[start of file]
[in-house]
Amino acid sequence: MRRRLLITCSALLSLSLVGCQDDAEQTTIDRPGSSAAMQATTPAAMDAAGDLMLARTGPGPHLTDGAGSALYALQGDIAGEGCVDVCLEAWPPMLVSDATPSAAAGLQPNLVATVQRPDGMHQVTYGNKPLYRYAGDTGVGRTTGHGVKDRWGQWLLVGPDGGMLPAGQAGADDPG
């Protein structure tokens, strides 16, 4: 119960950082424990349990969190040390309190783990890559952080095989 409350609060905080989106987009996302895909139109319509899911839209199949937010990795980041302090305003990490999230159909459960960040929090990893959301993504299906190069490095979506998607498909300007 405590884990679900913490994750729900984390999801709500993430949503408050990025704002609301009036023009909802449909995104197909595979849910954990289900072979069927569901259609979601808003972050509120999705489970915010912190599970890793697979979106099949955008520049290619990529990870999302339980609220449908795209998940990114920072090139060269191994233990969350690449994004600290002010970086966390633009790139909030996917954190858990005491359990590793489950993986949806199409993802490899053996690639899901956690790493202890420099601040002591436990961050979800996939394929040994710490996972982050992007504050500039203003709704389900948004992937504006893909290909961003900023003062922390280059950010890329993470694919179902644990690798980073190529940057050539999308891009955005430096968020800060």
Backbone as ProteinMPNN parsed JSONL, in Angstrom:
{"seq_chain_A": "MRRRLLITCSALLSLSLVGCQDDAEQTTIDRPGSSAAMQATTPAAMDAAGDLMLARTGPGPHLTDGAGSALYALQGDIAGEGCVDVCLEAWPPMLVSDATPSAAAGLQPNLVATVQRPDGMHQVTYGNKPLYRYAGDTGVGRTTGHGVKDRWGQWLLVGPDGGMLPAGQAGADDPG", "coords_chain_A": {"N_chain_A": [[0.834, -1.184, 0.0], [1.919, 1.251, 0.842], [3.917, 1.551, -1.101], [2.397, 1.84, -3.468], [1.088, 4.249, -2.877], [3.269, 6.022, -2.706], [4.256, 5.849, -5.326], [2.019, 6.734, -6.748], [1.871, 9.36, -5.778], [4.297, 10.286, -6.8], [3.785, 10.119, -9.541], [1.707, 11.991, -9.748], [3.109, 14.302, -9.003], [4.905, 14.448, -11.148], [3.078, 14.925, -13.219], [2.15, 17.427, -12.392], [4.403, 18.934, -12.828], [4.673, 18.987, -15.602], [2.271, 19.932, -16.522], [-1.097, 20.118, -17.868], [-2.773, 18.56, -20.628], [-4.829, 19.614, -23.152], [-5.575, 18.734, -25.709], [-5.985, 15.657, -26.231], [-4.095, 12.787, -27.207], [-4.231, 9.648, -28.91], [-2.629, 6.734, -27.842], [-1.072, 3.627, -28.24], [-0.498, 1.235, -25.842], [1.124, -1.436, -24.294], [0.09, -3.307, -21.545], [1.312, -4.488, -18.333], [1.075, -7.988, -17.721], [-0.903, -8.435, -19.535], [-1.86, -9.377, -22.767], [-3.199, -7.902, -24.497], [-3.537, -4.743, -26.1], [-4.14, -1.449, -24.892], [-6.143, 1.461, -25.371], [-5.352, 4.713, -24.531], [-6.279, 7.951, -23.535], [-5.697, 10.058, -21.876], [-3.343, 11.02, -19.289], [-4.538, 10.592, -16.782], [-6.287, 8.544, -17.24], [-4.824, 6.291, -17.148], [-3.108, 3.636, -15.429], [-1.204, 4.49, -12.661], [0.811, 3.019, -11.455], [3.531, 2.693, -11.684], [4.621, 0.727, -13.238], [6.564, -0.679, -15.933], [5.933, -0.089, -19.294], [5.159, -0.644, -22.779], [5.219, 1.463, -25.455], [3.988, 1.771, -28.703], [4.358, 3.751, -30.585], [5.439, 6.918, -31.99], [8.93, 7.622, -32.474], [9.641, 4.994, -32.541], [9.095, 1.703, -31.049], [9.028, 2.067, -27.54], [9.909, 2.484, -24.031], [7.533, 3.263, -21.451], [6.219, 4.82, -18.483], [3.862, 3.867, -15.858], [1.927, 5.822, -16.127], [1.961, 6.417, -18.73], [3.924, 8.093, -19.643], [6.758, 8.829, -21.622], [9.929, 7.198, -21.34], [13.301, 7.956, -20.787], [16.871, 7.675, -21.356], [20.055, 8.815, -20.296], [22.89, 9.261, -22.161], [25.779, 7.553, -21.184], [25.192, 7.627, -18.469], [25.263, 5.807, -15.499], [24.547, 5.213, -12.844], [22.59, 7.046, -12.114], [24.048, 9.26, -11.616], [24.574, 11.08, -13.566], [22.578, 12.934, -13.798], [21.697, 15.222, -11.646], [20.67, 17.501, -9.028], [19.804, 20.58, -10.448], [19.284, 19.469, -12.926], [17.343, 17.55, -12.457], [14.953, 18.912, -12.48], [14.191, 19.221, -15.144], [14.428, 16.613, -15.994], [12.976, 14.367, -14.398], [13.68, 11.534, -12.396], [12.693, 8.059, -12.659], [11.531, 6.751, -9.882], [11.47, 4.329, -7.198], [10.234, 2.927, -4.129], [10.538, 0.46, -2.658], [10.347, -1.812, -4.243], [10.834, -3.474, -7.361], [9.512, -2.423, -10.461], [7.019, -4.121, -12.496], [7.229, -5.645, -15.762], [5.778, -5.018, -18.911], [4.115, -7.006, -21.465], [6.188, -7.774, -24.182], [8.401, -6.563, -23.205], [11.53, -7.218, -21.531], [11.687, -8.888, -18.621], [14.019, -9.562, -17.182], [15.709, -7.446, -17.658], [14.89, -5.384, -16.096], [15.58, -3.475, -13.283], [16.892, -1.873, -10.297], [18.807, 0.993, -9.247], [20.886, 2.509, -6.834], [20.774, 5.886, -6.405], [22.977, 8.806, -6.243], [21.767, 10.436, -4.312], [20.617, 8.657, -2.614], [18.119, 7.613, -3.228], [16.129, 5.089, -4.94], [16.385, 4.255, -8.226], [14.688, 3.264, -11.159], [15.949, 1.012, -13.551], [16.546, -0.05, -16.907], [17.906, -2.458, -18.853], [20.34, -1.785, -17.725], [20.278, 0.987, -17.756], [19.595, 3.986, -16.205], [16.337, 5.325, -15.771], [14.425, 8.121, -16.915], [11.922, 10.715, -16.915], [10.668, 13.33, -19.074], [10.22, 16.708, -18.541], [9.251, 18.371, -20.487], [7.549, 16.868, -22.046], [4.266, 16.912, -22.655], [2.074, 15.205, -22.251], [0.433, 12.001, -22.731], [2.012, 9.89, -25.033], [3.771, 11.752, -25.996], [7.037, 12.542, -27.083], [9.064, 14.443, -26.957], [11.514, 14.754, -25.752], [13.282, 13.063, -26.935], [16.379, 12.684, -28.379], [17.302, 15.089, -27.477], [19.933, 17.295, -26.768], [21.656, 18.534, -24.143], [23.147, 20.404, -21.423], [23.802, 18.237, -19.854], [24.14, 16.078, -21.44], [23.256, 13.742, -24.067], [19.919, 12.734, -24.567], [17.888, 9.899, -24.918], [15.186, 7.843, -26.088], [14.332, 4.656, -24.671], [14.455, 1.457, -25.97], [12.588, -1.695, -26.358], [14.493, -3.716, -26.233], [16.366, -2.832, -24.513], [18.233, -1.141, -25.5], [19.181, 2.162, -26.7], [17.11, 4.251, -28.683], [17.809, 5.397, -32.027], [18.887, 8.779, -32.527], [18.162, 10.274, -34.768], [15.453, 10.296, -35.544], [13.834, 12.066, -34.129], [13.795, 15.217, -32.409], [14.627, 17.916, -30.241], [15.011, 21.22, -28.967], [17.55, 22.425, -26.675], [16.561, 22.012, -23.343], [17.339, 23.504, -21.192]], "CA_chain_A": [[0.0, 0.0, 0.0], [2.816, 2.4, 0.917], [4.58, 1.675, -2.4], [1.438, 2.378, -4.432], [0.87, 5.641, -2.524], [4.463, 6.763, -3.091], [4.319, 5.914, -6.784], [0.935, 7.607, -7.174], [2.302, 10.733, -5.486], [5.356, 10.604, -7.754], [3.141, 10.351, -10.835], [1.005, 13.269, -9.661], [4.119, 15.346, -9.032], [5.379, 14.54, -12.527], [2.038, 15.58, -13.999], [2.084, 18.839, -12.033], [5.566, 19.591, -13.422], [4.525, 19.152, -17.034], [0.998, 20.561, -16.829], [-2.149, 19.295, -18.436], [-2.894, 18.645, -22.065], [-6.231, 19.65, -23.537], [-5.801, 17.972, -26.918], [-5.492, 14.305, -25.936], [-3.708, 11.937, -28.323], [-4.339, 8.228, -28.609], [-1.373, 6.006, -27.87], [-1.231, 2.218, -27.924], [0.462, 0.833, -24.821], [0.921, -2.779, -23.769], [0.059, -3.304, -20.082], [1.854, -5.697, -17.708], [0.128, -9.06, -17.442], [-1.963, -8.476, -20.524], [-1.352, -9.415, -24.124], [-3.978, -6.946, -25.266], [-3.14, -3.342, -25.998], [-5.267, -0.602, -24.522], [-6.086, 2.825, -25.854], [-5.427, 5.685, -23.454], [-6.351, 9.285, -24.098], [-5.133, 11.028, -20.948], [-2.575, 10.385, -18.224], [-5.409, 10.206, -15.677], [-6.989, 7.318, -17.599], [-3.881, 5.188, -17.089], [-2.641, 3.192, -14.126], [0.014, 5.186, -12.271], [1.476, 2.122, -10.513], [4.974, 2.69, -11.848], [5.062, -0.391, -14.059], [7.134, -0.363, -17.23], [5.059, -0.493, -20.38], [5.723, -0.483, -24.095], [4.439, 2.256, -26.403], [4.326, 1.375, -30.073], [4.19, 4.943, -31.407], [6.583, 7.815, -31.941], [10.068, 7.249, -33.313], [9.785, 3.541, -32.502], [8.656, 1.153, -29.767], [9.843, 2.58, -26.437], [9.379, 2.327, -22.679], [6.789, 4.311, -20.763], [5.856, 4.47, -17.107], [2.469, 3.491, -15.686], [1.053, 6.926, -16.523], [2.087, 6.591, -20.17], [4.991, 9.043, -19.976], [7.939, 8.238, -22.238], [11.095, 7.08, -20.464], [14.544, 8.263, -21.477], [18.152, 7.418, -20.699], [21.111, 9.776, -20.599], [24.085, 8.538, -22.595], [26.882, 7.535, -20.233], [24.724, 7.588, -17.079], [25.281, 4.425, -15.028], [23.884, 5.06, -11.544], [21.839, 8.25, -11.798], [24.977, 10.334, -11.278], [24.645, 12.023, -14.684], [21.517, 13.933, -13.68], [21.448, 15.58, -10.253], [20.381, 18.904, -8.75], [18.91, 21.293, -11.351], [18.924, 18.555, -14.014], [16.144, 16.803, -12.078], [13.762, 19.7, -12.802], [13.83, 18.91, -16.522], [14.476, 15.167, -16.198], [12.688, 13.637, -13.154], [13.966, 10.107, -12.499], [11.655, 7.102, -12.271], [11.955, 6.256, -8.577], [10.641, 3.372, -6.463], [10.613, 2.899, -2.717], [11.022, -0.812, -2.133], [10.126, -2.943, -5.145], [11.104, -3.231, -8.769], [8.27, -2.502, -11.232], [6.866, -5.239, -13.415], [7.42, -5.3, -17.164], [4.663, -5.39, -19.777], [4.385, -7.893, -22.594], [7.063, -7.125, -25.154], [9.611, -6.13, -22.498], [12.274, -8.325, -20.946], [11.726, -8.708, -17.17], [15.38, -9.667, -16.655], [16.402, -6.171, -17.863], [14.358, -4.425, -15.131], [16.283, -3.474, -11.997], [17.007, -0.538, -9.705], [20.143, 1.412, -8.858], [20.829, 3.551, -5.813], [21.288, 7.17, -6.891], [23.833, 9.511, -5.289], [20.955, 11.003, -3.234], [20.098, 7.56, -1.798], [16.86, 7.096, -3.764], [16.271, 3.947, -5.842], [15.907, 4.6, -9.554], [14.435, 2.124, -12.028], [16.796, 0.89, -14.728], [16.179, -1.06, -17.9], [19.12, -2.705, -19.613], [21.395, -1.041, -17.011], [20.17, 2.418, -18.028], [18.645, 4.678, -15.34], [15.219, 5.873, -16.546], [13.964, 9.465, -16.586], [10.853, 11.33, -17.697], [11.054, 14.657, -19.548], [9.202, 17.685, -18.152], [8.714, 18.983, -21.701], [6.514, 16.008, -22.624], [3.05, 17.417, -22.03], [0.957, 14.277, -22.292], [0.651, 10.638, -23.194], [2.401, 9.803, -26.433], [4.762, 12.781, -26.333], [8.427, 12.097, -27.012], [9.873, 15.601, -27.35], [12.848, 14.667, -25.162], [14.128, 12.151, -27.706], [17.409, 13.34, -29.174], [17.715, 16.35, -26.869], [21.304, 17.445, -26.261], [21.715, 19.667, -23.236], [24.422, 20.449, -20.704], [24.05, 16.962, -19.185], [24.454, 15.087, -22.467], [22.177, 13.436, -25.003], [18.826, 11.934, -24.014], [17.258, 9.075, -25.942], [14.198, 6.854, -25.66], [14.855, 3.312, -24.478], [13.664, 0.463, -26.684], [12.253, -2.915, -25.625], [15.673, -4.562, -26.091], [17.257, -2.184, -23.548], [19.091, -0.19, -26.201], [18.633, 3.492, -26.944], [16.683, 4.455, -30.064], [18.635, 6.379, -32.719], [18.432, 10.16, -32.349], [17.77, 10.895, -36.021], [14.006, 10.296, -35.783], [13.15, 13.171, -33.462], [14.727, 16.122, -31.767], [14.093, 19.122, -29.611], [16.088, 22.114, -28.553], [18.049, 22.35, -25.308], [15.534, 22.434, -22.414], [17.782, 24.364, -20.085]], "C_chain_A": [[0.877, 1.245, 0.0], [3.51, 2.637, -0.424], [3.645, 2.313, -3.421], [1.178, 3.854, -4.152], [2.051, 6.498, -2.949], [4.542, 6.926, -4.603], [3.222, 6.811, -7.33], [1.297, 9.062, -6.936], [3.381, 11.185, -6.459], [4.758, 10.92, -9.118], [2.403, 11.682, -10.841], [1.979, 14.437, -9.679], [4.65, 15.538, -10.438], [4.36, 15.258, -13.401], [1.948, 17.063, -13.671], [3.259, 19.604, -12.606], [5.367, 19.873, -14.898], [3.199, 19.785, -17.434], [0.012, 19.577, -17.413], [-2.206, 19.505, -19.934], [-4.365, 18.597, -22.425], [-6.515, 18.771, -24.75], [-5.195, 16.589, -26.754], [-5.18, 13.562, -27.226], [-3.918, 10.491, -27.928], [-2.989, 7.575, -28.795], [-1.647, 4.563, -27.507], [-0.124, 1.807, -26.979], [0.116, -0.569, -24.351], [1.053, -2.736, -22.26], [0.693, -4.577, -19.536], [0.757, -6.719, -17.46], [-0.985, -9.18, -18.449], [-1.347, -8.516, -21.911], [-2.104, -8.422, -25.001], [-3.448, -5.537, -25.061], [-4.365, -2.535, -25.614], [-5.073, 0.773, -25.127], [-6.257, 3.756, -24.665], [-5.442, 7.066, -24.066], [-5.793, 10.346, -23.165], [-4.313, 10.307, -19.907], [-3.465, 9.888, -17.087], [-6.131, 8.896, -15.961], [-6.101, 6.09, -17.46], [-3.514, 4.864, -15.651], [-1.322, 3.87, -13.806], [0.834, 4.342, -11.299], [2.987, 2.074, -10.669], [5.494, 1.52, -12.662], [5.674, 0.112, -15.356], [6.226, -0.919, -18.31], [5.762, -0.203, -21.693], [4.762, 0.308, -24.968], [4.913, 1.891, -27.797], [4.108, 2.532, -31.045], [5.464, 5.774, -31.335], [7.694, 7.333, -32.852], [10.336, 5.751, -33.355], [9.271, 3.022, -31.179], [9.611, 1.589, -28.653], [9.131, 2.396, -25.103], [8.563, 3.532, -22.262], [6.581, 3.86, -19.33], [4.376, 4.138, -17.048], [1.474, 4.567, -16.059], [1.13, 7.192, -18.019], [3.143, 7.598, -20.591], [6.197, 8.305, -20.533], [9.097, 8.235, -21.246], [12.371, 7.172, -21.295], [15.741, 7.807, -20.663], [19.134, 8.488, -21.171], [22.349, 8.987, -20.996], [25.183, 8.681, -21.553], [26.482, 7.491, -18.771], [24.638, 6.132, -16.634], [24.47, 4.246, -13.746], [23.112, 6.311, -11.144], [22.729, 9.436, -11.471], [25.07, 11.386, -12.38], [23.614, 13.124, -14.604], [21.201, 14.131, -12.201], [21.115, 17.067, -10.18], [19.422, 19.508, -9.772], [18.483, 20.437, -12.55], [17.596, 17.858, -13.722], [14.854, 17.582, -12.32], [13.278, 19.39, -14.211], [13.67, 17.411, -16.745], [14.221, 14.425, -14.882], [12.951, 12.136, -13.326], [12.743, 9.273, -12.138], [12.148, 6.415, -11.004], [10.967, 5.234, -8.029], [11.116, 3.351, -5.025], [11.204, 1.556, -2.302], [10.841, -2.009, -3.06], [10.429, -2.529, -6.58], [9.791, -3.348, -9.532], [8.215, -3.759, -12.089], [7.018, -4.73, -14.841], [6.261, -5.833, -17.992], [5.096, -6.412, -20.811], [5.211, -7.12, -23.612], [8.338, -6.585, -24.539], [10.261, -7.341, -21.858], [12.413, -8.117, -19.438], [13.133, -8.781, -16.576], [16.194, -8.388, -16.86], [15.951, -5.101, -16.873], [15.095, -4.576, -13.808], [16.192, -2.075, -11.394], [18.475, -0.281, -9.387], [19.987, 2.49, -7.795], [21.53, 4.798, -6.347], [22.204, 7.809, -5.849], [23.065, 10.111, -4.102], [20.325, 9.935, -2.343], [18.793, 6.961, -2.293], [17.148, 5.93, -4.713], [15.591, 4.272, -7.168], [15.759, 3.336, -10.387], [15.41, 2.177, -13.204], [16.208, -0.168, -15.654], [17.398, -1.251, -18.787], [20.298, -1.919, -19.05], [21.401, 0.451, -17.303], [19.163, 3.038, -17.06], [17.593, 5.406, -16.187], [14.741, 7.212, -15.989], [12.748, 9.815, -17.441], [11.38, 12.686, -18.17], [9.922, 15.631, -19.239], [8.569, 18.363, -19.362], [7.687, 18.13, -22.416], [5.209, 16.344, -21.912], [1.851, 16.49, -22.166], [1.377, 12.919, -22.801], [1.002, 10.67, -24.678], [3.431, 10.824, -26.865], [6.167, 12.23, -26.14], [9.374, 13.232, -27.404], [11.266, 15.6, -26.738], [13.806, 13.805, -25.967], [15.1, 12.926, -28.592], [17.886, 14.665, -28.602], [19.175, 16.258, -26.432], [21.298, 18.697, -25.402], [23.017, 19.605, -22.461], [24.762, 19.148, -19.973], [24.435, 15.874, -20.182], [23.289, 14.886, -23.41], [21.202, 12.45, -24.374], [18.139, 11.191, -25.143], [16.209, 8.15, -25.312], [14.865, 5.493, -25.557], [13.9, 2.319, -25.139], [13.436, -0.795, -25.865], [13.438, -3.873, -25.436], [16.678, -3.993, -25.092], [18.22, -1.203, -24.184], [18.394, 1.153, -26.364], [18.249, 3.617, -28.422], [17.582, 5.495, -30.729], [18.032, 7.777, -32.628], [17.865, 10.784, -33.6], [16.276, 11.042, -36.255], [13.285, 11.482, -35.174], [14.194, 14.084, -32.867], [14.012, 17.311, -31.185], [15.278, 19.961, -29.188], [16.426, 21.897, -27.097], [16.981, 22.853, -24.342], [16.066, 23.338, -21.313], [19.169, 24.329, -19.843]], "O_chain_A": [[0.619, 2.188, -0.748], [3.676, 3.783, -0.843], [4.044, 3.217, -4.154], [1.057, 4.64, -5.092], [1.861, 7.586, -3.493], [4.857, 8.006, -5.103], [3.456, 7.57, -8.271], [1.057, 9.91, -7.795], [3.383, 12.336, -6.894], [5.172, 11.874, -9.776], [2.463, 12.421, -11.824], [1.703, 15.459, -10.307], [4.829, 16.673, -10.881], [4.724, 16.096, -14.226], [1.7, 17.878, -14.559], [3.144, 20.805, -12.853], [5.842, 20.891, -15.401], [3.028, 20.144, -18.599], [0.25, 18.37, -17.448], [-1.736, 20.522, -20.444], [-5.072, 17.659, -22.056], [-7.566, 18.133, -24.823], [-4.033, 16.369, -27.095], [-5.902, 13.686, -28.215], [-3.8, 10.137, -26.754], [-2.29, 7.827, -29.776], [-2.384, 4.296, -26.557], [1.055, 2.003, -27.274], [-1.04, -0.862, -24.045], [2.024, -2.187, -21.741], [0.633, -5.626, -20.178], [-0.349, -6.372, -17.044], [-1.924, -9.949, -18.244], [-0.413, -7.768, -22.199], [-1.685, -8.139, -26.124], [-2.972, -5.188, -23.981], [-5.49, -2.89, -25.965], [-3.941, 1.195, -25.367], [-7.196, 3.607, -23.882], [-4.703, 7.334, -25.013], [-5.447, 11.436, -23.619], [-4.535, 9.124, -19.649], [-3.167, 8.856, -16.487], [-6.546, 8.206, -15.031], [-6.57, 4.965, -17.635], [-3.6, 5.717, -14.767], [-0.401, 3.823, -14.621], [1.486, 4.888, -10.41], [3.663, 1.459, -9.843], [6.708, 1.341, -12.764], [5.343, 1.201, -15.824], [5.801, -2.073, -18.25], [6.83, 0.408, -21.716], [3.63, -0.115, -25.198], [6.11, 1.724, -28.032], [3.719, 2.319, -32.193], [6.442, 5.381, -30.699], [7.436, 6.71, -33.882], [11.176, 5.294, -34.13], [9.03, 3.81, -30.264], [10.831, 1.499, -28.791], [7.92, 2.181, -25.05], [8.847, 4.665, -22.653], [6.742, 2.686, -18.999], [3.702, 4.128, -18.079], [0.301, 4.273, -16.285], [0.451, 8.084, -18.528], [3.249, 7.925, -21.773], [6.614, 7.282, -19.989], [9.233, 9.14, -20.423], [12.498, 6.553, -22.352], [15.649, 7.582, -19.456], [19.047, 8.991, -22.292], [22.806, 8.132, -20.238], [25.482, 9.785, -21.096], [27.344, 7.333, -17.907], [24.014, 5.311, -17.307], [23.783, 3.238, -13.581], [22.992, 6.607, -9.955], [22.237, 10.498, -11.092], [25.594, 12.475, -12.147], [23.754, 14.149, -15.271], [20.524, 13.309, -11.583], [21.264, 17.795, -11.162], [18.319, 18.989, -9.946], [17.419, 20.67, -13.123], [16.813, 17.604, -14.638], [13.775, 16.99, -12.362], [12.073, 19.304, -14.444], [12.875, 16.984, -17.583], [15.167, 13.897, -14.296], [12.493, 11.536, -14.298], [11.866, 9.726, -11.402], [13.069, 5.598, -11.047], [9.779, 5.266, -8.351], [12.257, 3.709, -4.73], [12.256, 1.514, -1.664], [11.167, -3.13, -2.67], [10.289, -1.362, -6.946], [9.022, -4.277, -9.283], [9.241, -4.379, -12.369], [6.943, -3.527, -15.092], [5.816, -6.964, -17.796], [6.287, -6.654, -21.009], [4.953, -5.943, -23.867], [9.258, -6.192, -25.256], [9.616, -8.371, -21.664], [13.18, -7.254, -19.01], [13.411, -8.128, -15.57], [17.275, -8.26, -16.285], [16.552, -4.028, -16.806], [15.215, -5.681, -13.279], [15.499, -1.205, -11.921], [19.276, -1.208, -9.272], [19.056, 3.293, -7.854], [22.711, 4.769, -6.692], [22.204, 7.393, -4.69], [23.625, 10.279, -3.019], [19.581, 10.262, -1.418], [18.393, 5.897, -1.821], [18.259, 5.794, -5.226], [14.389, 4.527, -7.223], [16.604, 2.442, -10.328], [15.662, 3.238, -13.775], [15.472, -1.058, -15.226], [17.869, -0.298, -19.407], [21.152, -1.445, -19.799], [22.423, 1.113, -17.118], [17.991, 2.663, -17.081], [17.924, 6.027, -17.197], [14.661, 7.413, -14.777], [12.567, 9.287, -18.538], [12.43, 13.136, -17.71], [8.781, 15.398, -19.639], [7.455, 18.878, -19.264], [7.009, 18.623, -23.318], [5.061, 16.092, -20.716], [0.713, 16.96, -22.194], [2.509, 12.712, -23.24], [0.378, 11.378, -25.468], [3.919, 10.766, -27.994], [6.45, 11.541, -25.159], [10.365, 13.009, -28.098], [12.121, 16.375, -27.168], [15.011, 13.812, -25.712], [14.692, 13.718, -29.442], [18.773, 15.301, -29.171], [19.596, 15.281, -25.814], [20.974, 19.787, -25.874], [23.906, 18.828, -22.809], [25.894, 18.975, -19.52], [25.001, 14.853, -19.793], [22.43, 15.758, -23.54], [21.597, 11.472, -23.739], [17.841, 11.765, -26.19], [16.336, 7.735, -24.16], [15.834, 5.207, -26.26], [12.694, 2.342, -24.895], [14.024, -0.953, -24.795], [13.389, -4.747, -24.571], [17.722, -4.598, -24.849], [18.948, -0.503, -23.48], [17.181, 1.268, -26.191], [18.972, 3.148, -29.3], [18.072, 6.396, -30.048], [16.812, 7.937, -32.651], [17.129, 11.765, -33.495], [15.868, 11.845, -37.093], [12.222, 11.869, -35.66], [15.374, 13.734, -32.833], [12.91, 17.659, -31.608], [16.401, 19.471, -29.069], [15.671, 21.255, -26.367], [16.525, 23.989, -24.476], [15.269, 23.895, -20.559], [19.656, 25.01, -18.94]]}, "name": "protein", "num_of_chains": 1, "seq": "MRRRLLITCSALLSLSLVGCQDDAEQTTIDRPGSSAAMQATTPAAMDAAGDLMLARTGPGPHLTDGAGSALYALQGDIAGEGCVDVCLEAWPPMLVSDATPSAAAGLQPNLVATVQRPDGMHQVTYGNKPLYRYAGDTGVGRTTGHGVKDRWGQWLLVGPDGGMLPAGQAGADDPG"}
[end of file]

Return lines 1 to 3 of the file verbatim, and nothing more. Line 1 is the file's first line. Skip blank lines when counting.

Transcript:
[in-house]
Amino acid sequence: MRRRLLITCSALLSLSLVGCQDDAEQTTIDRPGSSAAMQATTPAAMDAAGDLMLARTGPGPHLTDGAGSALYALQGDIAGEGCVDVCLEAWPPMLVSDATPSAAAGLQPNLVATVQRPDGMHQVTYGNKPLYRYAGDTGVGRTTGHGVKDRWGQWLLVGPDGGMLPAGQAGADDPG
């Protein structure tokens, strides 16, 4: 119960950082424990349990969190040390309190783990890559952080095989 409350609060905080989106987009996302895909139109319509899911839209199949937010990795980041302090305003990490999230159909459960960040929090990893959301993504299906190069490095979506998607498909300007 405590884990679900913490994750729900984390999801709500993430949503408050990025704002609301009036023009909802449909995104197909595979849910954990289900072979069927569901259609979601808003972050509120999705489970915010912190599970890793697979979106099949955008520049290619990529990870999302339980609220449908795209998940990114920072090139060269191994233990969350690449994004600290002010970086966390633009790139909030996917954190858990005491359990590793489950993986949806199409993802490899053996690639899901956690790493202890420099601040002591436990961050979800996939394929040994710490996972982050992007504050500039203003709704389900948004992937504006893909290909961003900023003062922390280059950010890329993470694919179902644990690798980073190529940057050539999308891009955005430096968020800060």